Analysis of SMIFH2 and the Arp2/3 complex inhibitor CK-666 demonstrates the usefulness of fission yeast to determine the specificity of drugs on actin cytoskeleton processes. Extensive work is required to determine which specific actin-modulating proteins are required for the at least 15 processes in vertebrates (Chhabra and Higgs, 2007). Fission yeast assembles actin into just four structures (La Carbona et al., 2006; Marks and Hyams, 1985). The ease of genetic manipulation and visualization of functional GFP-tagged proteins expressed from their endogenous locus has provided a nearly complete profile of which evolutionarily conserved actin-binding proteins are required for each structure in budding and fission yeast (La Carbona et al., 2006; Moseley and Goode, 2006). Inhibitor specificity can be investigated in yeast, and then utilized to determine which processes in animals depend upon the drug’s target. Yeast has also been useful for testing the specificity of drugs targeting other fundamental cellular processes (Lehar et al., 2008; Lopez et al., 2008).
As a general inhibitor, which targets diverse formin isoforms with similar potency, SMIFH2 may be a useful drug for identifying cellular processes dependent upon formin-mediated actin assembly in a broad range of experimental systems. However, it will be important to isolate formin isoform specific inhibitors to determine which formin is required for a particular cellular process. Futhermore, particular formin isoforms are involved in malignant tumor formation and are highly overexpressed in a range of cancer cell types (Favaro et al., 2003; Kitzing et al., 2007; Sarmiento et al., 2008; Zhu et al., 2008). Isoform specific inhibitors are likely to be better anti-metastatic tumor drugs because they may target tumor cells while having less impact on surrounding healthy tissues.
Formins are required to stimulate actin filament assembly at the correct time and place to drive fundamental cellular processes such as division, adhesion and establishing polarity. Formin inhibitors would be an extremely useful reagent because most eukaryotic organisms express multiple formins whose cellular roles have not been determined, and because formins are required for processes deregulated during metastic tumor formation.
We established a simple fluorescent-based in vitro screen to discover for the first time a general small molecular formin inhibitor that we named SMIFH2 (small molecule inhibitor of formin FH2 domains). SMIFH2 is a general formin inhibitor that targets evolutionarily diverse formin isoforms from budding yeast, fission yeast, nematode worm and mouse, with similar ~5 to 15 μM half-maximal potency. SMIFH2 inhibits formin at multiple points from preventing both nucleation and processive barbed-end elongation, and decreases formin’s affinity for the barbed end. We verified that SMIFH2 abolishes formin-dependent actin cytoskeletal structures in both fission yeast and animal cells. SMIFH2 disrupts formin-dependent actin cables and contractile rings in fission yeast, but does not target endocytic actin patches, which are dependent upon the other major actin nucleation factor Arp2/3 complex. Although it is possible that SMIFH2 has additional cellular targets, the potency of analog compounds on formin-mediated actin assembly in vitro directly correlates with their potency on the fission yeast formin actin cytoskeleton. In animal cells, SMIFH2 severely disrupts formin-dependent stress fibers and perturbs cell division and motility, but does not disrupt Arp2/3 complex-dependent lamellipodia near the cell periphery.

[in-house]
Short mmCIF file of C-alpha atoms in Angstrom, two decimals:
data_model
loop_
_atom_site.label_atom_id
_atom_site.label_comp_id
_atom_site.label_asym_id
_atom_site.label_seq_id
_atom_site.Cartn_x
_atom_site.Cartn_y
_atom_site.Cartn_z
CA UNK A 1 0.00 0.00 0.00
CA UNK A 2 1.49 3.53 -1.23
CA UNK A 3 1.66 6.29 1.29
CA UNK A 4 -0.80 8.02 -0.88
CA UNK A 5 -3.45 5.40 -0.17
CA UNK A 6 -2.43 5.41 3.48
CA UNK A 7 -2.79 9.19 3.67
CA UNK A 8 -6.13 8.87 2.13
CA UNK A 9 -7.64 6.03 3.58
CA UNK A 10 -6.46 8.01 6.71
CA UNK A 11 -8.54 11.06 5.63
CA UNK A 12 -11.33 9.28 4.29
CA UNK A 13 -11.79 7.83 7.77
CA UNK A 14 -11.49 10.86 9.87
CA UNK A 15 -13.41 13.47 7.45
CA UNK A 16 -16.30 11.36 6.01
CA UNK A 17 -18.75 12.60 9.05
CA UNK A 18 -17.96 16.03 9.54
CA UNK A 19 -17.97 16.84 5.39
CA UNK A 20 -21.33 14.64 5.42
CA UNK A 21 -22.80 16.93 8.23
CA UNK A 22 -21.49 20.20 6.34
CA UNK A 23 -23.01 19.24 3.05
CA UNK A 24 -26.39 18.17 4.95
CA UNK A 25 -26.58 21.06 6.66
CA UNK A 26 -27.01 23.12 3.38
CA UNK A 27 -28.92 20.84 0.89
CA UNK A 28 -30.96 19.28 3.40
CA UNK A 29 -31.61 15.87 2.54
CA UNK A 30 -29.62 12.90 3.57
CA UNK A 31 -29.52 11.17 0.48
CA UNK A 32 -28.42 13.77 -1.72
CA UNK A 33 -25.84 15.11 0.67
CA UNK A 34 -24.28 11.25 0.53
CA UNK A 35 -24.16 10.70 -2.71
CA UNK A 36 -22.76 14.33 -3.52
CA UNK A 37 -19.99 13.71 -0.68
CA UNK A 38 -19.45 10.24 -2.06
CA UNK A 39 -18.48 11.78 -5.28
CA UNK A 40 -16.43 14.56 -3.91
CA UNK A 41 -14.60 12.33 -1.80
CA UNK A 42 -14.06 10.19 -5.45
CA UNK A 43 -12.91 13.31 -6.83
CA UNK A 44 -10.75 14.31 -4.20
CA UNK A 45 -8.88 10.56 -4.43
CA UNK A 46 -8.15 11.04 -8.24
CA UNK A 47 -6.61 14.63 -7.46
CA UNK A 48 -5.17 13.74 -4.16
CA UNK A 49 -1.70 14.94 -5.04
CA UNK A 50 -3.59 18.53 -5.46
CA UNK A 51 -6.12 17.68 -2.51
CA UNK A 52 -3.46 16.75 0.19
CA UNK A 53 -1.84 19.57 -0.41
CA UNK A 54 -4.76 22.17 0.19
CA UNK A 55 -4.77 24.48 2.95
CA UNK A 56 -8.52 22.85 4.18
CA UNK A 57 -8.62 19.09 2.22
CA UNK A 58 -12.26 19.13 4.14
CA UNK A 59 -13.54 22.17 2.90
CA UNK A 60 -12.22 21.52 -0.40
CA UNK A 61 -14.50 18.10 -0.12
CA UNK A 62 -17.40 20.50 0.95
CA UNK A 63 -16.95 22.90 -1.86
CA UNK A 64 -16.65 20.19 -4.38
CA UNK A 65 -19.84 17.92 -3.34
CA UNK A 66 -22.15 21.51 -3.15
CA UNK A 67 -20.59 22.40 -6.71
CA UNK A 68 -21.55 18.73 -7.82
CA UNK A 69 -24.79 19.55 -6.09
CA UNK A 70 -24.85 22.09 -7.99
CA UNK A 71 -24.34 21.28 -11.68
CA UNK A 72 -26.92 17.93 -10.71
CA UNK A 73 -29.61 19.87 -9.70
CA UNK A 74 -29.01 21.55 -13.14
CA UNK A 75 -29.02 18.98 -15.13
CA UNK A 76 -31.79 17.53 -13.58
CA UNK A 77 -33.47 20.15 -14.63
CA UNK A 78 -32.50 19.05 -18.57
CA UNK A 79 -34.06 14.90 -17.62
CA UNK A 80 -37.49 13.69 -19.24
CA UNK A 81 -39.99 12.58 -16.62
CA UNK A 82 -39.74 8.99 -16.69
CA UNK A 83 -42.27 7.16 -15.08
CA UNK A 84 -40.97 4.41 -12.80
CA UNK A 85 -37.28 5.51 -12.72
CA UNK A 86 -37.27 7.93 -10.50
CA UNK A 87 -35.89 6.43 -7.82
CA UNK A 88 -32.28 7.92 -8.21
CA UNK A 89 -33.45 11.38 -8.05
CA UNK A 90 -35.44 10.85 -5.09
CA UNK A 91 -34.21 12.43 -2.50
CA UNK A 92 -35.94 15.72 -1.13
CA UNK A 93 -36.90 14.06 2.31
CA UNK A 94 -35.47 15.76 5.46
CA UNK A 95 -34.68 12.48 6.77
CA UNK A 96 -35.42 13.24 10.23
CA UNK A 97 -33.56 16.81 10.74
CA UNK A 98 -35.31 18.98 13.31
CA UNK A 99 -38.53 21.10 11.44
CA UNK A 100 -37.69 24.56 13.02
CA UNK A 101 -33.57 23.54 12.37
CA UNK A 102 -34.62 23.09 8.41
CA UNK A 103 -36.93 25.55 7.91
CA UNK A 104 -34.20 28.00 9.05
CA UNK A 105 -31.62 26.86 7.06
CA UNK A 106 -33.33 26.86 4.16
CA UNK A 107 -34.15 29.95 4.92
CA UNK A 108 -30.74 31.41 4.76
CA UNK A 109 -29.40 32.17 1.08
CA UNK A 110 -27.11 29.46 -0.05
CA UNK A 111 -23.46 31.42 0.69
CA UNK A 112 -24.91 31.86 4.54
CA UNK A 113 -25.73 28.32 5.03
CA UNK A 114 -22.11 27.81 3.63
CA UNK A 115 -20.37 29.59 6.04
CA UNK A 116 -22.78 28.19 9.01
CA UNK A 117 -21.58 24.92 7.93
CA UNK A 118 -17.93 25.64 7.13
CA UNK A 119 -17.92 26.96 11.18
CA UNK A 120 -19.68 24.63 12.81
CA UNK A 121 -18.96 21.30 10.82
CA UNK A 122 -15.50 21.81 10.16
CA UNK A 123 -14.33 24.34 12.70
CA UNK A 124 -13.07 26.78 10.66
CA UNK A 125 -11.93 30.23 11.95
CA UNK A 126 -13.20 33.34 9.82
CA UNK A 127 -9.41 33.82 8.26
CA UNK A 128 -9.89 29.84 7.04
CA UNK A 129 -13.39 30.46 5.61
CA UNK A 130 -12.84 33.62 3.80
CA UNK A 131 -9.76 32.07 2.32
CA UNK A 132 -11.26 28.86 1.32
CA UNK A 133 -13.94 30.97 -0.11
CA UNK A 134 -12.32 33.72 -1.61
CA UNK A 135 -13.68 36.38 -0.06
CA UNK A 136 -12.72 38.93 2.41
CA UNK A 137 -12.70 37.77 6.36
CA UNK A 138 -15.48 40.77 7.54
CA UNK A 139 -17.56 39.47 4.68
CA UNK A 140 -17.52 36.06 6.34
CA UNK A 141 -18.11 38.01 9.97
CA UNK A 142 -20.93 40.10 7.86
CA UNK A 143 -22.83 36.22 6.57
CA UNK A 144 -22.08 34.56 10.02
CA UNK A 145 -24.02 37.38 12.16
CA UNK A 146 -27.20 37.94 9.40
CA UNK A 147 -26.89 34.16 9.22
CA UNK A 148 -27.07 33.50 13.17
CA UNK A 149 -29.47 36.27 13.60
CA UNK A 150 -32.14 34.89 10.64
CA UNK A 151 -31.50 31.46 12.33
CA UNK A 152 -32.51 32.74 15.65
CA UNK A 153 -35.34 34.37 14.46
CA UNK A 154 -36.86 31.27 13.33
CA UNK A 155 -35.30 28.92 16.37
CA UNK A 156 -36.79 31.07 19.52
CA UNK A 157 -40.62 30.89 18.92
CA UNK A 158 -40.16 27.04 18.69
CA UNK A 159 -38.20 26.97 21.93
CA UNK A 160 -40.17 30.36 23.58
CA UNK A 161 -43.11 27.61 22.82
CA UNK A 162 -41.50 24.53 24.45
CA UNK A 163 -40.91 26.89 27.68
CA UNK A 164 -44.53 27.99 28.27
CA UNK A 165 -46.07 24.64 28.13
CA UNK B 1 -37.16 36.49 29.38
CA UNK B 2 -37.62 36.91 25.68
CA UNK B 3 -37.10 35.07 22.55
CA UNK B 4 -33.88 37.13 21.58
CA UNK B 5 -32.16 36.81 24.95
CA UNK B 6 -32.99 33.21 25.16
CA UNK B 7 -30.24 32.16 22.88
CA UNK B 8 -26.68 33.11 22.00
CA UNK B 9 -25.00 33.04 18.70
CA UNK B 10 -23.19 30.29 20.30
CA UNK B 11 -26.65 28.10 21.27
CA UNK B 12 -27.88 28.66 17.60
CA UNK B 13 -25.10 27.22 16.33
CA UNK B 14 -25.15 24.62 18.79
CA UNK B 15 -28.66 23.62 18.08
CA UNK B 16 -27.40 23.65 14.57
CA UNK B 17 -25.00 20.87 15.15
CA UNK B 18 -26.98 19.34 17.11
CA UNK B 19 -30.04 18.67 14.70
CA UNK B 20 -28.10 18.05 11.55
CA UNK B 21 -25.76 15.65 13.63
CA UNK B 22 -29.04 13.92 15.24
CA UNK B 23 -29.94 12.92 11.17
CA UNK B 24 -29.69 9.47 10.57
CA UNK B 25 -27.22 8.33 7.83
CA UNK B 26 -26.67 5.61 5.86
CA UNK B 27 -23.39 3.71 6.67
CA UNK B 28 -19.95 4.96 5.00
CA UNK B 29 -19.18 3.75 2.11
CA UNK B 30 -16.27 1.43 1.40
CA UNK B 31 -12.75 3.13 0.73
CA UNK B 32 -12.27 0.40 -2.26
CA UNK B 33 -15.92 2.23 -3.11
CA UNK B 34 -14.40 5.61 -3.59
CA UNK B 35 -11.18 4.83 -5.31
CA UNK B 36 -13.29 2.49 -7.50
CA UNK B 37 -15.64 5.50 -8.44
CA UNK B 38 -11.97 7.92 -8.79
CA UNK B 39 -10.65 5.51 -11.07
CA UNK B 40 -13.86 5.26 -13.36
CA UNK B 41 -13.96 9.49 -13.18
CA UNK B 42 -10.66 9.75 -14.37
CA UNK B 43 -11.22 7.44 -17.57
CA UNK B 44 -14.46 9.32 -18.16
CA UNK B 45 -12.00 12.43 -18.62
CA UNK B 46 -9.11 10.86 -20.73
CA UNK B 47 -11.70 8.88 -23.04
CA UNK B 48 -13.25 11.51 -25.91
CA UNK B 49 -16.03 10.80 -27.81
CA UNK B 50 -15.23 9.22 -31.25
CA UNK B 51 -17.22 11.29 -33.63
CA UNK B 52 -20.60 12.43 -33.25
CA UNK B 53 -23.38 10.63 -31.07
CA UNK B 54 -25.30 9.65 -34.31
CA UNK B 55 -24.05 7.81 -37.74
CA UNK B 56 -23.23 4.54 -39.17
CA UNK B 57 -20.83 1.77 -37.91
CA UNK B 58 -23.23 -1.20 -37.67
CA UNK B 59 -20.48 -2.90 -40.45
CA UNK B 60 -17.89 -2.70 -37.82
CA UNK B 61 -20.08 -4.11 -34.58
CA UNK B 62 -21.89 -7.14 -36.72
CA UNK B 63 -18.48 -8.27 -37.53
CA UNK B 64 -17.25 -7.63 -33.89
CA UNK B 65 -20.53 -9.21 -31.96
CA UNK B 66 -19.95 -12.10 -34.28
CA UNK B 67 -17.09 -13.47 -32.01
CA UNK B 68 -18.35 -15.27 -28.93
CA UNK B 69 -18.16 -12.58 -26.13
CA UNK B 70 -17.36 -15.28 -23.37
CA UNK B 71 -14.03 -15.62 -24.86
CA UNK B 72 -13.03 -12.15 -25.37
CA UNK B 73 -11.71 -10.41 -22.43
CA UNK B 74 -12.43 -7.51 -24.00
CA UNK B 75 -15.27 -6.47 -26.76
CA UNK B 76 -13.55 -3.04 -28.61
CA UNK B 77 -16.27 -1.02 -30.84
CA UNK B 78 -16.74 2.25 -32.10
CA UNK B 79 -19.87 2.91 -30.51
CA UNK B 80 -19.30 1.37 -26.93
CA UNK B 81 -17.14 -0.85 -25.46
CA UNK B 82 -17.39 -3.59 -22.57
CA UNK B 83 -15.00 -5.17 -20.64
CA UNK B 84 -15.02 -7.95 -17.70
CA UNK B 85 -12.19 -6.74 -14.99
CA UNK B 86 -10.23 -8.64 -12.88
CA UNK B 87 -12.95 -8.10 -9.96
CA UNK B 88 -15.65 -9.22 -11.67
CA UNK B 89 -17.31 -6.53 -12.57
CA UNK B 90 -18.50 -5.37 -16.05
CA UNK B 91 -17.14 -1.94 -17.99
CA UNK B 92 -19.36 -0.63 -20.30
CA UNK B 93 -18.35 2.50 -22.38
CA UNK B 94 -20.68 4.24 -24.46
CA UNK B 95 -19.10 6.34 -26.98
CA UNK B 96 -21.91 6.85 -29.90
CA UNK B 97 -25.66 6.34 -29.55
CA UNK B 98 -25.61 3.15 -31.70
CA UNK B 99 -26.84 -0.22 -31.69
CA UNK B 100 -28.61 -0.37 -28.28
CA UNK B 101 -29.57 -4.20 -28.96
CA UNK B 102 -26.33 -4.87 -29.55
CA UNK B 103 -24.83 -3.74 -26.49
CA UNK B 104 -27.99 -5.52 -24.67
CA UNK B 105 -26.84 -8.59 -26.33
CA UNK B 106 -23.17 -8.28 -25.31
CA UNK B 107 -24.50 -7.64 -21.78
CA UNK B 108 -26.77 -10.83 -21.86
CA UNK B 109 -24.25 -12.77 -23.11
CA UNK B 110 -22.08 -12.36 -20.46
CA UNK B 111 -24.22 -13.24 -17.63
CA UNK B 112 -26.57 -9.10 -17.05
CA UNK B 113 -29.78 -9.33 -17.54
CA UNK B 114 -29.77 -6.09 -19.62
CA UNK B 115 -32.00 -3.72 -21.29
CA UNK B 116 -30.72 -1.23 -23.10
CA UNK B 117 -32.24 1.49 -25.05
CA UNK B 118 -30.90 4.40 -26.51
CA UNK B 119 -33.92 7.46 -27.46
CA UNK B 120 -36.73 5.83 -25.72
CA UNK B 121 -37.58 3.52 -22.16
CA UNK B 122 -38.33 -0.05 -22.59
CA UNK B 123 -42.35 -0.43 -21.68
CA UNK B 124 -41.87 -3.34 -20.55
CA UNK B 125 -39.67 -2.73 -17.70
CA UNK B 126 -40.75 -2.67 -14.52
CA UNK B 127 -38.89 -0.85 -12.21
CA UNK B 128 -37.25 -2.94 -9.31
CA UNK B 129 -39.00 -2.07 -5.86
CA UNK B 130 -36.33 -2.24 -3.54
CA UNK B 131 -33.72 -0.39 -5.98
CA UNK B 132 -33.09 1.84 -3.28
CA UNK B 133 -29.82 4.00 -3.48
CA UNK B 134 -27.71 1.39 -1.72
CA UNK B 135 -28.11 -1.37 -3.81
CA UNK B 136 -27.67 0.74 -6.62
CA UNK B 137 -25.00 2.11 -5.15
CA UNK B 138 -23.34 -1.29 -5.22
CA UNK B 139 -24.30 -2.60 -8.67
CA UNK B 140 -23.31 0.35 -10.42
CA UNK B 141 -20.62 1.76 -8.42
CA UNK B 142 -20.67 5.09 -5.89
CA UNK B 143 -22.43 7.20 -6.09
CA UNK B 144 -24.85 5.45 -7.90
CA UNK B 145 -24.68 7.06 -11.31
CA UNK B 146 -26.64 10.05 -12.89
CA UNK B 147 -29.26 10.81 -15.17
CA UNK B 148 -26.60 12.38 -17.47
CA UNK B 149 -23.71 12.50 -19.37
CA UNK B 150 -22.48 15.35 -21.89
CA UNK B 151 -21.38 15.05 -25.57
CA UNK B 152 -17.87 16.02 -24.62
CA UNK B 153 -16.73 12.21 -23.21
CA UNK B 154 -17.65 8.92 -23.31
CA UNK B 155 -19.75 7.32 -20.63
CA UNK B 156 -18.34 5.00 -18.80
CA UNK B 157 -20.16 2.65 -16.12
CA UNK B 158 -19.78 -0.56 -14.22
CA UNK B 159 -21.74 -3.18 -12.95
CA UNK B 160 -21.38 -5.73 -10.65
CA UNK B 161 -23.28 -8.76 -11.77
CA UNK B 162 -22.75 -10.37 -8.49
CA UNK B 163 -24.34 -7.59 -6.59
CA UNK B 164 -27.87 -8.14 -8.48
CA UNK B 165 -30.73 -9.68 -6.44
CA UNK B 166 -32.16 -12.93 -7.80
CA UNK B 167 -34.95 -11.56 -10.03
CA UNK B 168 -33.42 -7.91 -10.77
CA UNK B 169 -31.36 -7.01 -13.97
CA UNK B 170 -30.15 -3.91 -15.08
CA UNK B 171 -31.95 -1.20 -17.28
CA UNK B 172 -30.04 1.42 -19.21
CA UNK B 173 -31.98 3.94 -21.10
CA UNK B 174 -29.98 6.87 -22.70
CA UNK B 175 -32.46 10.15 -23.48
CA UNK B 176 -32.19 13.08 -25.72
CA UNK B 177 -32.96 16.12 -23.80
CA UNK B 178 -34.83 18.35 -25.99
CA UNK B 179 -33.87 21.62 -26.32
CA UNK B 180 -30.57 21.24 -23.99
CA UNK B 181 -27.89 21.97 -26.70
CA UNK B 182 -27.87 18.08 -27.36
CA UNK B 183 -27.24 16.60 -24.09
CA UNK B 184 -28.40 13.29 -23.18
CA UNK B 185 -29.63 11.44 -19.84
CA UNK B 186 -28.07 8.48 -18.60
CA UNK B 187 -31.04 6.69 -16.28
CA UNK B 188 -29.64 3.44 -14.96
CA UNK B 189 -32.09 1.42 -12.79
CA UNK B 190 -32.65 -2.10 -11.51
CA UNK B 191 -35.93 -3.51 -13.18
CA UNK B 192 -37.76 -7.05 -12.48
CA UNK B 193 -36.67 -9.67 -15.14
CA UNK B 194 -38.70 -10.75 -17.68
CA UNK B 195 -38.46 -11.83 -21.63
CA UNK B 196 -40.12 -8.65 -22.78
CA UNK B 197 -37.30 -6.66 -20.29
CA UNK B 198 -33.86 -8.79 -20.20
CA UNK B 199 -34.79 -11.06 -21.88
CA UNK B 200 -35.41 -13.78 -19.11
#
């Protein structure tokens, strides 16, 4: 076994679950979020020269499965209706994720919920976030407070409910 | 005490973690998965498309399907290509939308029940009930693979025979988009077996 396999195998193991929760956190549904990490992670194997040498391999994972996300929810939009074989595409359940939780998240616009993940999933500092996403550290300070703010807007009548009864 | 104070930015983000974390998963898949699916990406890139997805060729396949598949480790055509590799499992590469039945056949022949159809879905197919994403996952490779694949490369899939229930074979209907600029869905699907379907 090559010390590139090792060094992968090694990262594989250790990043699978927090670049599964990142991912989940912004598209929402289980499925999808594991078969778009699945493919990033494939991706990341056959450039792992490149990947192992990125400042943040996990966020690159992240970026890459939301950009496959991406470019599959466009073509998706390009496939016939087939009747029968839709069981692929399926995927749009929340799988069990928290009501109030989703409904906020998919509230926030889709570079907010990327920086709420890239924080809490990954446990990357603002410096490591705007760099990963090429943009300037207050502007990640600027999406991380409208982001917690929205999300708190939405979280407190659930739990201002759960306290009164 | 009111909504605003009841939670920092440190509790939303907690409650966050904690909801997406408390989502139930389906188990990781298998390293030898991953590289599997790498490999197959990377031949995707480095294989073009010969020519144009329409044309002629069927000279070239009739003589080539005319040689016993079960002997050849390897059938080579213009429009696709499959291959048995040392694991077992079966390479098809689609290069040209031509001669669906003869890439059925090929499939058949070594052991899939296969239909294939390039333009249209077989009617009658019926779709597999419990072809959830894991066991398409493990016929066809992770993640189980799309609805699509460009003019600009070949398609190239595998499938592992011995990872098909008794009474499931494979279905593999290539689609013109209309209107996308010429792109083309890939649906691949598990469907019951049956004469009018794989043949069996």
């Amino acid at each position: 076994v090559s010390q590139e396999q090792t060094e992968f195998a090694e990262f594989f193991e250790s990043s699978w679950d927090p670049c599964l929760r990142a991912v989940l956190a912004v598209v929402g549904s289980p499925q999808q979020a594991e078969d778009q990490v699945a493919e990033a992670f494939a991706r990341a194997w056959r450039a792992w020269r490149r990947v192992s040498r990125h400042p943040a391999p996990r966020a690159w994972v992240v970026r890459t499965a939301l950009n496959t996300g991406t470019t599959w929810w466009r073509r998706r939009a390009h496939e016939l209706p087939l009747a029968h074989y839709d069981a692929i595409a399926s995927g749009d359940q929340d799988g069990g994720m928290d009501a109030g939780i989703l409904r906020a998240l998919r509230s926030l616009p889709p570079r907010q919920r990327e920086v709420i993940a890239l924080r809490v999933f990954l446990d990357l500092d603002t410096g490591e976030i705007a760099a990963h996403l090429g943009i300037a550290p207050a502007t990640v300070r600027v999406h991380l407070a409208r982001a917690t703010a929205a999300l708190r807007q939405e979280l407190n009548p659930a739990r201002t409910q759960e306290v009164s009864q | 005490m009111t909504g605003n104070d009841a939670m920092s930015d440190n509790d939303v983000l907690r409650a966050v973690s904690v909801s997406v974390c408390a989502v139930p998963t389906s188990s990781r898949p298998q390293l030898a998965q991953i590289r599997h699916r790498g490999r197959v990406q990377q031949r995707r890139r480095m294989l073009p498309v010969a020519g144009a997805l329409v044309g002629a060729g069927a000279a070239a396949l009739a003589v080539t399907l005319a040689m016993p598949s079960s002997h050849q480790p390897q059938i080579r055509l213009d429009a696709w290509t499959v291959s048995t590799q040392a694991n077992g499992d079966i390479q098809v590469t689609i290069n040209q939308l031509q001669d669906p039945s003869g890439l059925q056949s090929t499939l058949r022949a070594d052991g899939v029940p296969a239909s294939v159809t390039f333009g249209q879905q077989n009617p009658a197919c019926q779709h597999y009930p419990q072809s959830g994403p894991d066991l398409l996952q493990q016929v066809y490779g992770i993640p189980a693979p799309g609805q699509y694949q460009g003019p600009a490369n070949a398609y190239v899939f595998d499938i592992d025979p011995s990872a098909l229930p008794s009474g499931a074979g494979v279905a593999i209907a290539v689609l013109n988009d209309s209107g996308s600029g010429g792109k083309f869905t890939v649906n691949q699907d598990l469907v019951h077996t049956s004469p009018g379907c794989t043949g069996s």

SMIFH2 may be a useful drug to elucidate formin-dependent processes in a wide-range of organisms and cell types. Future work will focus on elucidating where SMIFH2 binds formin, optimization of SMIFH2 activity, and expansion of the in vitro screen to identify formin isoform specific inhibitors.
Compounds were purchased from ChemBridge Corporation: SMIFH2 (catalog number 5992446), analog 2 (6062767), analog 3 (5991944), analog 4 (5174640), analog 5 (5240678), analog 6 (5241190), and analog 7 (6062214). Procedures for protein purification can be found in supplemental data on the Chemistry and Biology website.